Q:

10/14/2013
This is the first time the Ask the Expert website has combined two questions with two separate responses about two separate (although similar) cases. As you can see these cases involved two children who had reacted to influenza vaccine. In one case, Ask the Expert requested a response from Dr. Matthew Greenhawt, who is a nationally known expert in influenza vaccine allergy, and in the other instance, the response was answered directly by Ask the Expert.

We thought it important to have a separate entry on our website with both questions and both responses because they represent similar approaches, but yet different concepts. Therefore we are posting a combination of these two (although we have published each separately) to be available as a reference to our readers, and to answer further questions that may come in that are similar.

The questions and answers are copied below:

A:

Question Number 1:
Have child who had hive reaction of face on same side as flu vaccine and hive at site after flu vaccine How do you rec testing the flu vaccine and administering in graded manner?

Response from Dr. Lieberman:
There are two very helpful and fairly recent publications which deal with the issues put forth by your inquiry. They are seen at the bottom of this e-mail. You should be able to access both of them quite easily.

Based on this child's history and the information in the above mentioned references, one would conclude ordinarily that your patient could receive influenza vaccine in a full dose safely without skin testing. But if you are still concerned, the skin test protocol consists first of an epicutaneous (prick) test with undiluted vaccine; then if negative, an intradermal (0.02 cc) of a 1:100 concentration. You could pick the vaccine with the lowest egg content as seen in Table 8 of the Kelso, Greenhawt, and Li 2012 publication cited below. Also, should you wish to employ a graded challenge, there is, in Table 5 of this reference, a protocol for a graded administration to vaccines.

Thank you again for your inquiry and we hope this response is helpful to you.

Update on Egg Allergy and Influenza Vaccine (Nov 2011)

John M. Kelso, MD (Chief Editor), Matthew J. Greenhawt, MD, MBA (Chief Editor), James T. Li, MD, PhD (Chief Editor). Adverse reactions to vaccines practice parameter 2012 update. The Journal of Allergy and Clinical Immunology, Volume 130, Issue 1, Pages 25-43, July 2012.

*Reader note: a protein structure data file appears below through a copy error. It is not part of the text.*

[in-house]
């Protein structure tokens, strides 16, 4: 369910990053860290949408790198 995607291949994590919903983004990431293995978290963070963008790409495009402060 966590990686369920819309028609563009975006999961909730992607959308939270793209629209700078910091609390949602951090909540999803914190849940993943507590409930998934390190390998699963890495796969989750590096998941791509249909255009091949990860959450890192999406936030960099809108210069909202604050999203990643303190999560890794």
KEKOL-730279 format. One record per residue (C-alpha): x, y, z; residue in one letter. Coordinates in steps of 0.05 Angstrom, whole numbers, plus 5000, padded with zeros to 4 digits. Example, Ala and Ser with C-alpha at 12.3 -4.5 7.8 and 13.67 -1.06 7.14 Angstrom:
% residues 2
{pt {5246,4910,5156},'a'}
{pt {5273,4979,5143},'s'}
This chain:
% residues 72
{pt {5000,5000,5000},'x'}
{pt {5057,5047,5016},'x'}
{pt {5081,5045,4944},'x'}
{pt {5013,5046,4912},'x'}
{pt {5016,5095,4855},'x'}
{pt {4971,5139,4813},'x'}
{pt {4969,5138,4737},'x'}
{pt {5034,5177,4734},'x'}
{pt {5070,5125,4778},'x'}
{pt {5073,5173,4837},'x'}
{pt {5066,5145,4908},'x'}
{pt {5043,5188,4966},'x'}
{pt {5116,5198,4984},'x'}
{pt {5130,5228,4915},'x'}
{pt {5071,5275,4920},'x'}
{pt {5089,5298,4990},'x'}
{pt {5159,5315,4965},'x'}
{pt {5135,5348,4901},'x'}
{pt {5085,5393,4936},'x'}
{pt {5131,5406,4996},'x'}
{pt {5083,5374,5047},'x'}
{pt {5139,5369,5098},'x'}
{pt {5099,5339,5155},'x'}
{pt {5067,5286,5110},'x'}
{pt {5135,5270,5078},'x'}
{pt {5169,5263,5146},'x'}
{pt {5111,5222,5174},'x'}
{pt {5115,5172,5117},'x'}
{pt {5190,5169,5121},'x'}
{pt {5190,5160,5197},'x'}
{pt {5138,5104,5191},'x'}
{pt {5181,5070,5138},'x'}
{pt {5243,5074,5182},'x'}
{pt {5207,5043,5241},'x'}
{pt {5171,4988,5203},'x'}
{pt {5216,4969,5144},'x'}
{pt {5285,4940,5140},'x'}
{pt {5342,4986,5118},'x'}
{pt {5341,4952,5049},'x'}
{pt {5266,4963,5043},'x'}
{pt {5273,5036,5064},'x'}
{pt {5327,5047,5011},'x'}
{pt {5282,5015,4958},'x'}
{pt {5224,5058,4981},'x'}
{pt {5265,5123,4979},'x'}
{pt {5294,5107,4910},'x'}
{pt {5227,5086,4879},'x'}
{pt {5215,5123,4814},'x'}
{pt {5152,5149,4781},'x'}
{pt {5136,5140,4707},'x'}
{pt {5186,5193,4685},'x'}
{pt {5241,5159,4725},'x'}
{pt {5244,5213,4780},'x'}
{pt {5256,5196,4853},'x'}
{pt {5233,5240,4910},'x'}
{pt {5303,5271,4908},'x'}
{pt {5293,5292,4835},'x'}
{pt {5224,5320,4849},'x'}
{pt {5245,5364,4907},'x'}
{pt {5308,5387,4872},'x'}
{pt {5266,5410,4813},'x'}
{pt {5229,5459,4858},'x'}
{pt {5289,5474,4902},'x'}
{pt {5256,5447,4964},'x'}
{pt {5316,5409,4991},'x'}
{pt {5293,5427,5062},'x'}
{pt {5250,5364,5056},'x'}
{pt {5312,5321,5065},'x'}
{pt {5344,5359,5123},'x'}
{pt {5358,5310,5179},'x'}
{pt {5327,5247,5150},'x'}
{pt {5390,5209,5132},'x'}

John M. Kelso, Short communication. Administration of influenza vaccines to patients with egg allergy: Update for the 2010-2011 season. THe Journal of Allergy and Clinical Immunology 2010 (December), Vol. 126, Issue 6, Pages 1302-1304.

Question Number 2:
I have a 13 month old egg-allergic patient who had hives with his first dose of influenza vaccine at 6 months. This year, we tested him to fluzone by doing a scratch test with the vaccine at full dilution (was negative) and intradermal testing with 0.02cc of the vaccine diluted 1:100, which was strongly positive in duplicate. We elected to not give him the vaccine and will be pursuing vaccine component testing. Egg scratch testing was also positive on the day of influenza skin testing.

His mother's question to me was whether she should forego the influenza vaccine as well, as she is currently breastfeeding him twice daily.I feel that the possible passage of egg protein via her milk is likely extremely minimal and therefore poses minimal risk, but am interested to hear your opinion. The child is in daycare and the more protection he has from those around him, the better.

Response from Dr. Matthew Greenhawt:
I'd vaccinate, as I don’t trust vaccine intradermal testing as reliably telling you anything more than the vaccine is an irritant. My 2009 H1N1 study convinced me of that when ~1/3 of the kids had +ID to the test and 100% tolerated it (and this included 3 non-egg allergic controls with positive tests as well).We found one lot was in particular irritating, but lot concentrations of ovalbumin in general are very low. I don’t think this is an egg issue—probably just a coincidence. I think the egg allergy here is distracting a bit. This to me is more a pure flu vaccine reaction, rather than an egg-cross reactivity issue and I want to walk her down the practice parameter protocol for an adverse vaccine reaction. I could make a strong case that she has a very valid reason to do a multi-step desensitization if she really wants this child to get the vaccine. I’d probably recommend PST to gelatin and formaldehyde as the major components. One thing that would be great to know is exactly when the hives developed, and if the child had signs of viral illness at the time. For example, if this occurred a day later I vaccinate and don’t think twice about it, though I'd keep this child around the office to monitor. If it was within 1-2 hours, that is a bit of a different story. However, I think that a multi-step desensitization is the most conservative approach (see the 2012 JACI practice parameter for the specific protocol) to most safely provide the vaccine. Most importantly there is zero evidence that mom's receiving the influenza vaccine would pose any harm. Mom should get the vaccine as recommended by the CDC. The child really should get the vaccine as well given the exposure risk in daycare. This is why I highlight the desensitization as the most conservative option. I personally probably would not have done the ID, given my experience in my trial that it was irritating.

AAAAI - American Academy of Allergy Asthma & Immunology